In the post, Dr. Edmund Kwok presents the Ottawa Morbidity and Mortality Model (OM3), and provides users with an helpful guide on how to implement change to effectively improve M&M rounds at any institution.
In modern medicine, the concept of keeping track of adverse events and reviewing them in hopes of preventing similar errors in the future has been documented at least since the beginning of the 20th century. The seminal work by the Anesthesia Mortality Committee in 1935 laid the foundations for M&M rounds as we know them today, and regular M&M activities have been engraved in medical education for decades.[2,3]
Despite a tremendous number of hours out of healthcare providers’ busy schedules dedicated to attending these rounds, they have been relatively ineffective in actually reducing preventable medical errors. Think back to your the most recent M&M rounds you’ve attended, and honestly ask yourself:
- Was it clear the purpose of the rounds was to discuss ways to improve quality of care for the next patient?
- Did I learn anything about patient safety?
- Were the discussions focused on ways to prevent future errors, rather than medical/surgical nuances?
- Was there a blame-free environment where all participants felt safe to openly discuss why errors happened?
- Did you leave the rounds with a concrete understanding of next steps and actionable items?
If you didn’t answer “yes” to all of the above, you aren’t alone. Check out this editorial for a more detailed discussion around current inadequacies common in M&M rounds, and what the literature suggests for ways to improve.
Towards a Structured Approach
A number of years ago, our Emergency Medicine group asked ourselves the same questions. Although we religiously held monthly M&M rounds where unusually challenging (and often uncommon and/or unpreventable) cases were awkwardly presented, too many times we left our rounds feeling like nothing was really going to change. We finally struck a working group to revamp our M&M rounds from the ground up, based on published literature and patient safety expert opinion. The result was the “Ottawa M&M Model”, or OM3, which was validated initially within our Department of Emergency Medicine and Division of Trauma Services, followed by a hospital-wide implementation across multiple specialties.[5,6]
Briefly, the OM3 framework revolves around the following key principles:
- Not all cases are suitable for M&M discussion – some adverse outcomes are unpreventable. M&M time should focus on case where lessons can be learned.
- Presenters need to have a structured approach to case analysis when prepping for M&M rounds, as well as a framework with which to present and guide discussions around quality improvement and patient safety. Most physicians and residents have limited training in these areas, yet are often thrust into the role of running M&M rounds without coaching.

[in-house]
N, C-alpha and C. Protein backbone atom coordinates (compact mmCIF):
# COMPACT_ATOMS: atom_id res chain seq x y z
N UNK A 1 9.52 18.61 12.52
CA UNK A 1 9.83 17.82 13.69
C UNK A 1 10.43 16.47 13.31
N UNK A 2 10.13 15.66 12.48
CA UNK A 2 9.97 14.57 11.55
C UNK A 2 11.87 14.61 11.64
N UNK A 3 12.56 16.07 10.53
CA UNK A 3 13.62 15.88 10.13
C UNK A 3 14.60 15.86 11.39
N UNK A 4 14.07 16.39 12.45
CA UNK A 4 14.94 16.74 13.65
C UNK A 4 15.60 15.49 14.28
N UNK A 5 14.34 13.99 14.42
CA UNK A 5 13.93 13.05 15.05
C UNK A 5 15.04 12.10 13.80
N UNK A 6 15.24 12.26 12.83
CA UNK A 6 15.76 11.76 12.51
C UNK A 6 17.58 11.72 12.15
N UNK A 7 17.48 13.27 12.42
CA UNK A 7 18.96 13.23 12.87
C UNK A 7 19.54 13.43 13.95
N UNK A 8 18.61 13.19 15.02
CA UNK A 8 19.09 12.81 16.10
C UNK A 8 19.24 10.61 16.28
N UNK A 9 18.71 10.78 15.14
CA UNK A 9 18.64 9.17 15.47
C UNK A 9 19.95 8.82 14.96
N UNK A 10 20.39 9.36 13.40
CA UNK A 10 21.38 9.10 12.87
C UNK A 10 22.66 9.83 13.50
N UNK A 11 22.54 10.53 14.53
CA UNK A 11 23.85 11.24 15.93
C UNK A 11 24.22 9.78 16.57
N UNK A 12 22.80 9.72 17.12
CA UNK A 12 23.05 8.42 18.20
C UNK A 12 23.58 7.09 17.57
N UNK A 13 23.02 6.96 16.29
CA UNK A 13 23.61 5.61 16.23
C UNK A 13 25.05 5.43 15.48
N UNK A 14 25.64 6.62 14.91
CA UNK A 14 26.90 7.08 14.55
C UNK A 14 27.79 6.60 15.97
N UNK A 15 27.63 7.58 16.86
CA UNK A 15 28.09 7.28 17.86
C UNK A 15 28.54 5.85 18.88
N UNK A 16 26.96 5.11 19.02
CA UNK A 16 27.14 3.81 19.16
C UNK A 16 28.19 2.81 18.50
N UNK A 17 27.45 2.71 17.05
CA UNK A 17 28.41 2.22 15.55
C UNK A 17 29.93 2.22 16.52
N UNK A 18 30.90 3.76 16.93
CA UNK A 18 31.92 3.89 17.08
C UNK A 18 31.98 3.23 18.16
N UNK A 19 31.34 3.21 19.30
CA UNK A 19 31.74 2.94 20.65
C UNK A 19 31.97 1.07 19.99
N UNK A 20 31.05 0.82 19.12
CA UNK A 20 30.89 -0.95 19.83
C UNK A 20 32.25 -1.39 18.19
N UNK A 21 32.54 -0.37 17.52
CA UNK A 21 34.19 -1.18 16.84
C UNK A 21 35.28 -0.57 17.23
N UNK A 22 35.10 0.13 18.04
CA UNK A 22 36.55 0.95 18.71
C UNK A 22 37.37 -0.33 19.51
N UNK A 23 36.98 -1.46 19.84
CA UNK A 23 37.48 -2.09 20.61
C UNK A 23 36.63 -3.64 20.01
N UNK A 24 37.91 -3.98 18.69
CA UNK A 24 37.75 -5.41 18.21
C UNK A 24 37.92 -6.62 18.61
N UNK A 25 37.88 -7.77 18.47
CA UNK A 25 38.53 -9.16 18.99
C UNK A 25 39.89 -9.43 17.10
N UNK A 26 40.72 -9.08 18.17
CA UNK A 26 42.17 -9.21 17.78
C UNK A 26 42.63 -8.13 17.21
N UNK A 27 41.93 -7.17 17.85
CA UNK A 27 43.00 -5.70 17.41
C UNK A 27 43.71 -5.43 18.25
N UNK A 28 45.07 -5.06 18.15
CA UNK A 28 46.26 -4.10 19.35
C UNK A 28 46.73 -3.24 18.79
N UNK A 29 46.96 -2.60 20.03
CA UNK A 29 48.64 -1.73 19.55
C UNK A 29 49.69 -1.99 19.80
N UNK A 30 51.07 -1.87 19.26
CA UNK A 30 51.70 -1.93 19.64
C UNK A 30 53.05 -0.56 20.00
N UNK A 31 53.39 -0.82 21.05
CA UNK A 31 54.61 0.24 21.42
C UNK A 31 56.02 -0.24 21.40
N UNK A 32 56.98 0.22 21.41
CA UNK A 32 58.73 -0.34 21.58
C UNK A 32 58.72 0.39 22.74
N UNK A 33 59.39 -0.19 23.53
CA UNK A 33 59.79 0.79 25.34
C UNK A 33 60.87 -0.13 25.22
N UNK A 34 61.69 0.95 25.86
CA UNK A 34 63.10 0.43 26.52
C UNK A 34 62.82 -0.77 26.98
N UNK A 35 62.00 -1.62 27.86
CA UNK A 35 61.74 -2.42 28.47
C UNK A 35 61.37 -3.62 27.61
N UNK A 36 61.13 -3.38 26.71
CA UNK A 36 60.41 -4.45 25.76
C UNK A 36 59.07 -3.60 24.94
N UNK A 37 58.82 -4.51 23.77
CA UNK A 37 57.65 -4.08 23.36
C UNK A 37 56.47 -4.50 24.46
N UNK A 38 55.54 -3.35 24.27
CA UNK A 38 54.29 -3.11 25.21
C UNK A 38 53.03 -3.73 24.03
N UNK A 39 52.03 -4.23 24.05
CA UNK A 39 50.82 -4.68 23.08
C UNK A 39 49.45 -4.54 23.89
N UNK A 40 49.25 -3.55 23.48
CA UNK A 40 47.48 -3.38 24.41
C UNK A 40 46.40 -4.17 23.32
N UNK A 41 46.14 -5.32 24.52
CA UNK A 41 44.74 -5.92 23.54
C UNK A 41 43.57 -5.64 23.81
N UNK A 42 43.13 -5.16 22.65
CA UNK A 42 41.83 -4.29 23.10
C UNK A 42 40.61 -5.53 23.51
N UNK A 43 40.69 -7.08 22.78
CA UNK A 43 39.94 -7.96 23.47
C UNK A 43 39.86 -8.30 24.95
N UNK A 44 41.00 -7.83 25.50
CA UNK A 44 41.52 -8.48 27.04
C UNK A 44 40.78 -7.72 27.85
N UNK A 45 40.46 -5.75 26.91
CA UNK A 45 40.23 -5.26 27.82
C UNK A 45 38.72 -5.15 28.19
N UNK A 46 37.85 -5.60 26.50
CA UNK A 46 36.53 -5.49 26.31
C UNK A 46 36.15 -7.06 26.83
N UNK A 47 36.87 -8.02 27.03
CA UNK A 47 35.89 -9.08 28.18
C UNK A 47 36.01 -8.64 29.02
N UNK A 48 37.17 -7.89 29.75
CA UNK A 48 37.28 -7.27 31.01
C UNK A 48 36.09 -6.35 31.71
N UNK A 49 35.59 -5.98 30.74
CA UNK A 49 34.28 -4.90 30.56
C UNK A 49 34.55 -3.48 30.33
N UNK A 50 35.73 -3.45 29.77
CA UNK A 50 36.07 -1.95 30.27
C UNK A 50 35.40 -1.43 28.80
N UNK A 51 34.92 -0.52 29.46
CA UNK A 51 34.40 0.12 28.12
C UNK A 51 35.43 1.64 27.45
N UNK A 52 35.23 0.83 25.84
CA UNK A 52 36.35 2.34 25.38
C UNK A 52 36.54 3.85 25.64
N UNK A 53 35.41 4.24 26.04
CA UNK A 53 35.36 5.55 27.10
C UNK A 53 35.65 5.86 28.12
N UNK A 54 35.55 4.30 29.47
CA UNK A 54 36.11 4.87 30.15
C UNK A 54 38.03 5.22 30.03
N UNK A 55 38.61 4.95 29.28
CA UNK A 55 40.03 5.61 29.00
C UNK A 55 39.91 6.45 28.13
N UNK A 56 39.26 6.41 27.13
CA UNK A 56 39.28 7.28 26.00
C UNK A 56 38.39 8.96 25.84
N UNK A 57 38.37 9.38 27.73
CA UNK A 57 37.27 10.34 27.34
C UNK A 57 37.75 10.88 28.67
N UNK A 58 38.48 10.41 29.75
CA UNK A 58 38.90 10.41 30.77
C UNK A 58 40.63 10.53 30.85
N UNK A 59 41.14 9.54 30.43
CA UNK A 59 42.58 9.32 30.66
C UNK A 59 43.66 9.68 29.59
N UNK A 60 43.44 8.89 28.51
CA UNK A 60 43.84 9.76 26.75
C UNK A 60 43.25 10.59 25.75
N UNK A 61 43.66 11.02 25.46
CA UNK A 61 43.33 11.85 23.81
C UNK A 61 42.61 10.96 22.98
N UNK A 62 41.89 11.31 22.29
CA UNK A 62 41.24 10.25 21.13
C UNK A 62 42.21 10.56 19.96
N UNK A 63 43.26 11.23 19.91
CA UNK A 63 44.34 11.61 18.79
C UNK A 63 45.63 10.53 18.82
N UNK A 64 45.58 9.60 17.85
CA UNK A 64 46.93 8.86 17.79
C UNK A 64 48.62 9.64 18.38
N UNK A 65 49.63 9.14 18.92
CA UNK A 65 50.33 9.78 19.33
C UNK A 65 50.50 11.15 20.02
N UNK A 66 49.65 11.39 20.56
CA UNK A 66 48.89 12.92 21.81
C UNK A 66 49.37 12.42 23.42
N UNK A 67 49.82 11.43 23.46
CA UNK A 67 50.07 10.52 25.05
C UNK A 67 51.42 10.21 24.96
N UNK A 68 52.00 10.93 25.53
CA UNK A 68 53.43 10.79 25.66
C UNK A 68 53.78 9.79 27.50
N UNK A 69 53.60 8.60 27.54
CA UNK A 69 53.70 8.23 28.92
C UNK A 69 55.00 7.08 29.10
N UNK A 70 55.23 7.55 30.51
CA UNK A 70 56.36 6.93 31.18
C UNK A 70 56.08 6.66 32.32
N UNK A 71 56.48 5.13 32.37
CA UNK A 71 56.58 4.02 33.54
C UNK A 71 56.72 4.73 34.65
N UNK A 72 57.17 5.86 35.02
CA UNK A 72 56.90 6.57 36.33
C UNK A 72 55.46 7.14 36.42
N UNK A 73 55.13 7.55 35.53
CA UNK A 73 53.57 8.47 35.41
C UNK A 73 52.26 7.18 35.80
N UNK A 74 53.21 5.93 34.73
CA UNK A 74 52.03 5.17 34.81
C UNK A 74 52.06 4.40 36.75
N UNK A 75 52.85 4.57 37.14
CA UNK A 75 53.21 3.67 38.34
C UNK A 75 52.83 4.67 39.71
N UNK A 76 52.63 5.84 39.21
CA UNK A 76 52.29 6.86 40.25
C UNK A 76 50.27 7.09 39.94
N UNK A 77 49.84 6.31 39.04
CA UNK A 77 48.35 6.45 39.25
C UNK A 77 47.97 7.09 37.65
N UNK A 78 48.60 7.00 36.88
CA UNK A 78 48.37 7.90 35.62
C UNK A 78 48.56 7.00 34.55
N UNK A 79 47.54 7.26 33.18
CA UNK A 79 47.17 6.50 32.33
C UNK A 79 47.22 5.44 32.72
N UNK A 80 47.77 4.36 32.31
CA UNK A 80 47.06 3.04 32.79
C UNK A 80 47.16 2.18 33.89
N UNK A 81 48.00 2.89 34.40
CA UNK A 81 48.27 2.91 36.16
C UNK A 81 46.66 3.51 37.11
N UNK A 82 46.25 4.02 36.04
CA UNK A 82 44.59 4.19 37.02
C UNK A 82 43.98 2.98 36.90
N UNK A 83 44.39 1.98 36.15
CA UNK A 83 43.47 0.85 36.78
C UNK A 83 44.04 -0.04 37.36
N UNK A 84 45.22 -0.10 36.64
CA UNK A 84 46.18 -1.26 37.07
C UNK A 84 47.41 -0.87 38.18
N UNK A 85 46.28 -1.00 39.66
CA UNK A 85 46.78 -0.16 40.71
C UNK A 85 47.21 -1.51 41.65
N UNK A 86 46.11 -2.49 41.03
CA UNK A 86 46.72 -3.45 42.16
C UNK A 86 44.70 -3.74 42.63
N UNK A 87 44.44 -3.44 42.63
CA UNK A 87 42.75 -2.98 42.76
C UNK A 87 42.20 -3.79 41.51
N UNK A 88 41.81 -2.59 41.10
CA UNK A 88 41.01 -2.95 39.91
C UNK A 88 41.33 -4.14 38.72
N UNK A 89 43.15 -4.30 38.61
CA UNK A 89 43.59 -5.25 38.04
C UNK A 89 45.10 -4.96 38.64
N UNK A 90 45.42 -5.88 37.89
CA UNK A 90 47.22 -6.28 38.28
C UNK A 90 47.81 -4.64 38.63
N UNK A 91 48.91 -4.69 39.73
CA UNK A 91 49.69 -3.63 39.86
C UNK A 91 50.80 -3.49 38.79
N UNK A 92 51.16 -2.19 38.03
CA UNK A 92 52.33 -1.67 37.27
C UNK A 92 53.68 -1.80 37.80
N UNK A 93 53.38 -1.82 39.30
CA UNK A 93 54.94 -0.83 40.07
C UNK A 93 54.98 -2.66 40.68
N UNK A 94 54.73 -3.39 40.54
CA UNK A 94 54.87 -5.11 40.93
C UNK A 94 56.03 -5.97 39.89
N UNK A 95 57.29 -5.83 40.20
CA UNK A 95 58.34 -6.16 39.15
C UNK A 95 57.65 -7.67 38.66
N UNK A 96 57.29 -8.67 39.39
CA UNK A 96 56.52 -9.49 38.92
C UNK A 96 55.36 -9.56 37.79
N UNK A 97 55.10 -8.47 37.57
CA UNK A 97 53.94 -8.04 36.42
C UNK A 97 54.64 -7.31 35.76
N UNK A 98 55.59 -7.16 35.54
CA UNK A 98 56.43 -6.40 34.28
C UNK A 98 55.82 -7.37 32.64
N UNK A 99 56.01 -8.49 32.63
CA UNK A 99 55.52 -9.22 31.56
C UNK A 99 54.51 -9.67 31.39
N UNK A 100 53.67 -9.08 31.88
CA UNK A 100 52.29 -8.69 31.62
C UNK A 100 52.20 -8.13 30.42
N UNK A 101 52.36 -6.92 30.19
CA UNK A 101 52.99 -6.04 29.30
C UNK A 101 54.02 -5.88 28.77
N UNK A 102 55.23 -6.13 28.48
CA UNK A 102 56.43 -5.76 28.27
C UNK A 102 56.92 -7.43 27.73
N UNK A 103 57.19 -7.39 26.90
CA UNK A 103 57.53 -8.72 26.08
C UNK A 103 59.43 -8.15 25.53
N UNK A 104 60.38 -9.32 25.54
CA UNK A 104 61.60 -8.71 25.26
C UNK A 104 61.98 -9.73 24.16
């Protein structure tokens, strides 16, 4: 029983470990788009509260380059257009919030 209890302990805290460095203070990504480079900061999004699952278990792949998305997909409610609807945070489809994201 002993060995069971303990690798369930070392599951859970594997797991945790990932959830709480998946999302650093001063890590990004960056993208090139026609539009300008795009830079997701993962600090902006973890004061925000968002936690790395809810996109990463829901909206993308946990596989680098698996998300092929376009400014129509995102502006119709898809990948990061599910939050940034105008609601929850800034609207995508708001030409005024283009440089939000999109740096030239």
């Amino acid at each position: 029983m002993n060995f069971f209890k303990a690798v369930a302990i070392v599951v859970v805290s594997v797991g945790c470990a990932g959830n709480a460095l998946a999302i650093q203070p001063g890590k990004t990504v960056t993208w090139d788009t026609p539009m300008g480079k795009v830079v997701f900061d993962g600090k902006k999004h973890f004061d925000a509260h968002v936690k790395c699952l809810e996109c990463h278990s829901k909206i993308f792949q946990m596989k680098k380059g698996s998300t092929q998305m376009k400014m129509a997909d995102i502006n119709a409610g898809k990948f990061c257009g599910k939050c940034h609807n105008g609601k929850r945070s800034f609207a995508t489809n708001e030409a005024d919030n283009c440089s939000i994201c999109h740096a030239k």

- M&M rounds are much more effective when they are multidisciplinary and inter-professional. Medicine today is practiced in a team-based approach, and all relevant team players need to be in the room for proper case discussion and potential solution design.
- There must be a formal mechanism in place to actually effect changes, and to act on the items arising out of M&M rounds.
The OM3 has demonstrated success in improving not only our own M&M rounds over the years, but has had similar positive impact at different institutions around the world; they include hospitals in all provinces across Canada, as well as places like the Mayo Clinic in the United States, NHS in England, and King Abdulaziz Medical City in the Middle East.
But we are not done! We recognize that not only is there value in analyzing cases of bad outcomes, but that there is also potential for learning from cases where things went exceptionally well. The concept of having Amazing & Awesome rounds was published by one of our own emergency physicians. Together, the OM3 collaborators have now designed a structured framework on how to present what we call “What Works” (W&W) rounds, focused on not only celebrating the great work we do, but to articulate why things went well and how it can be learned by others. Stay tuned for this new addition to the OM3!
How do I get started?
We have revised our OM3 materials from an initially research-based platform, to a much more user-friendly guide that can be picked up and implemented by anyone wishing to improve (or start!) their local M&M rounds. Click here for the OM3 guide, which summarizes all the key learnings we’ve gathered over the years. We have also been more than happy to visit local centers to help kick off their processes with grand rounds presentations, as well as teleconferences with local quality leads to provide guidance and advice.
- Mallon B. Ernest Amory Codman: The End Result of a Life in Medicine. Philadelphia, PA: WB Saunders; 2000
- Ruth HS. Anesthesia study commissions. JAMA 1945;127:514-517
- Accreditation Council for Graduate Medical Education. Essentials and information items. Graduate Medical Education Directory 1995-1996
- Kwok ESH. Inadequacy of current morbidity and mortality review activities: evolution of a time-honored tradition needed. Joint Commission Journal on Quality and Patient Safety 2017;43(1):3-4
- Calder LA, Kwok ES, Cwinn AA, Worthington J, Yelle JD, Waggott M, Frank JR. Enhancing the quality of morbidity & mortality rounds: the Ottawa M&M Model. Acad Emerg Med 2014; 21(3):314-321
- Kwok ES, Calder LA, Barlow-Krelina E, Mackie C, Seely AJ, Cwinn AA, Worthington JR, Frank JR. Implementation of a structured hospital-wide morbidity and mortality rounds model. BMJ Qual Saf. 2016 Jun 29. pii: bmjqs-2016-005459. doi: 10.1136/bmjqs-2016-005459.
- Fischer LM. Amazing and awesome rounds. Ann Emerg Med. 2017 May. 69(5):655